Stam was a Dutch architect, urban planner, and furniture designer. He was extraordinarily well-connected, and his career intersects with important moments in the history of 20th-century European architecture, including chair design at the Bauhaus, the Weissenhof estate and the Van Nelle Factory, an important modernist landmark building in Rotterdam, buildings for Ernst May’s New Frankfurt housing project then to Russia with the idealistic May Brigade, to postwar reconstruction in Germany. Stam was at the centre of c20th Modernism.
This set of four dining chairs were created for the “Goed Wonen”* .
*The Good Wonen Foundation in Amsterdam from 1946-1968 (The ‘Foundation Wonen’ until 1988) set itself the goal:
Living in the Netherlands to a higher level by improving the home furnishing in the broadest sense of the word, by promoting the production and distribution of furniture, upholstery, utensils, etc., which meet certain aesthetic, technical and social requirements .
An oak smoke chair is wrong;Rattan furniture are good.Flower wallpaper and heavy curtains are wrong;White walls and fresh shades are good!
The foundation wanted to free Dutch interior from the foul taste of the previous century.“Taste is a matter of education” was the idea behind the founding of the foundation in 1946. As a magazine and with model houses the foundation promoted the modern interior with light furniture – In this way the residents could maximise the potential of their environment and ultimately realise their own potential.
The ideas fitted well to the ideals of modernism; improving homes and furnishings as well as the people within them and society as a whole.
Marcel Breuer known for his association with the Bauhaus designed some of the most iconic chromed tubular metal furniture in the c20th. He was one of the masters of modernism. This stool is a compacted essay in space and material. Although its Thonet badge is now missing the remains of the pin can be seen impressed in the side.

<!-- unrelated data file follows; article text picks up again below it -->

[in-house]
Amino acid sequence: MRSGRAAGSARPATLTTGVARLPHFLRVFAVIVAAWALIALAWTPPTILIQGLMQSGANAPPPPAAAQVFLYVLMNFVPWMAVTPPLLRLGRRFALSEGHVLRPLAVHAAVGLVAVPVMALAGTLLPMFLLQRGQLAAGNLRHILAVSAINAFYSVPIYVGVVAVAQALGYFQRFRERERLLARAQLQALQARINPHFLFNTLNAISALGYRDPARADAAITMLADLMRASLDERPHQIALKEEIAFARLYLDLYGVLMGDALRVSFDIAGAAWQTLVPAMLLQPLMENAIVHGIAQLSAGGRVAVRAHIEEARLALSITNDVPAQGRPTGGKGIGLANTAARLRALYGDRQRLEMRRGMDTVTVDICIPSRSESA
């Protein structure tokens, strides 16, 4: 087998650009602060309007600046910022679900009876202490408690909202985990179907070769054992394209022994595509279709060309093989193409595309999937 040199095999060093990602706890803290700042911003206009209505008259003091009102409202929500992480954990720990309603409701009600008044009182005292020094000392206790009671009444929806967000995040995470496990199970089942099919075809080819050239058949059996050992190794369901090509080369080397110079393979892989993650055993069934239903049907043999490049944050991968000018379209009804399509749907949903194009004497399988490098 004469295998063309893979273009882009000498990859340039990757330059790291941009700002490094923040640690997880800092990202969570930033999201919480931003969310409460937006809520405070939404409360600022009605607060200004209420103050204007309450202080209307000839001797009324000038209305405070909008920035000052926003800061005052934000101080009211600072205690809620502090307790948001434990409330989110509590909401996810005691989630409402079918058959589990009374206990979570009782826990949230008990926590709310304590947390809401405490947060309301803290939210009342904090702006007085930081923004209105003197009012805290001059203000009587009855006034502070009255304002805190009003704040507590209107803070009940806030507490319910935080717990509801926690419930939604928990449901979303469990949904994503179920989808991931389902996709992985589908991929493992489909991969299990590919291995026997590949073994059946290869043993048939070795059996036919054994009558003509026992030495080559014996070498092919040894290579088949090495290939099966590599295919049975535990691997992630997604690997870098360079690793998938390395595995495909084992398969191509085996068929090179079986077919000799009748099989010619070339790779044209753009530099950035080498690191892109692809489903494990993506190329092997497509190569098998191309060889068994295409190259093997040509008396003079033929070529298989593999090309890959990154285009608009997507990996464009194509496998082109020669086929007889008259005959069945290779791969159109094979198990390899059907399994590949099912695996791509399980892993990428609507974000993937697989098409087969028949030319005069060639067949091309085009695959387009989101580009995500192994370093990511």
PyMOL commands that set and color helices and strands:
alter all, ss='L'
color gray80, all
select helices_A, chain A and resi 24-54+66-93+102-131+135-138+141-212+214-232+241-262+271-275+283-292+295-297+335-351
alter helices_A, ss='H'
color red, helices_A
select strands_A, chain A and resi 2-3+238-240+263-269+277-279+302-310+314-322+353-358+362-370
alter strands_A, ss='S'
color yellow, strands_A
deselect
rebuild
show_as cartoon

It is common for the design of this rare lamp to be attributed to the Bauhaus designer Marianne Brandt for obvious reasons, including the fact that it is stamped GMF (Gotha Metal Fabric previously named Ruppel). The GMF company like Ruppel before them were known to have produced many of Brandt’s designs during the period. In addition the design is composed completely of geometric elements common to all of Brandt’s designs but especially because of the touch pad base that works as a switch. However, the original plastic shade we have never seen before which leads us to question whether this lamp was a particularly early production. Ultimately this is a rare version or a rare lamp – something of interest for any collectors of early modernism and modernist design.
It is lacquered in a seldom seen racing green colour and still has its original wiring in good condition.
The Dutch modernist architect, urban planner and furniture designer Mart Stam’s career intersects with important moments in the history of 20th-century European architecture, including chair design at the Bauhaus, the Weissenhof Estate, The Van Nelle Factory, buildings for Ernst May’s Frankfurt housing project, then to Russia with the idealistic May Brigade, to postwar reconstruction in Germany. His style of design has been classified as new Objectivity, an art movement formed during the depression in 1920’s Germany, as a counter-movement and an out growth of Expressionism.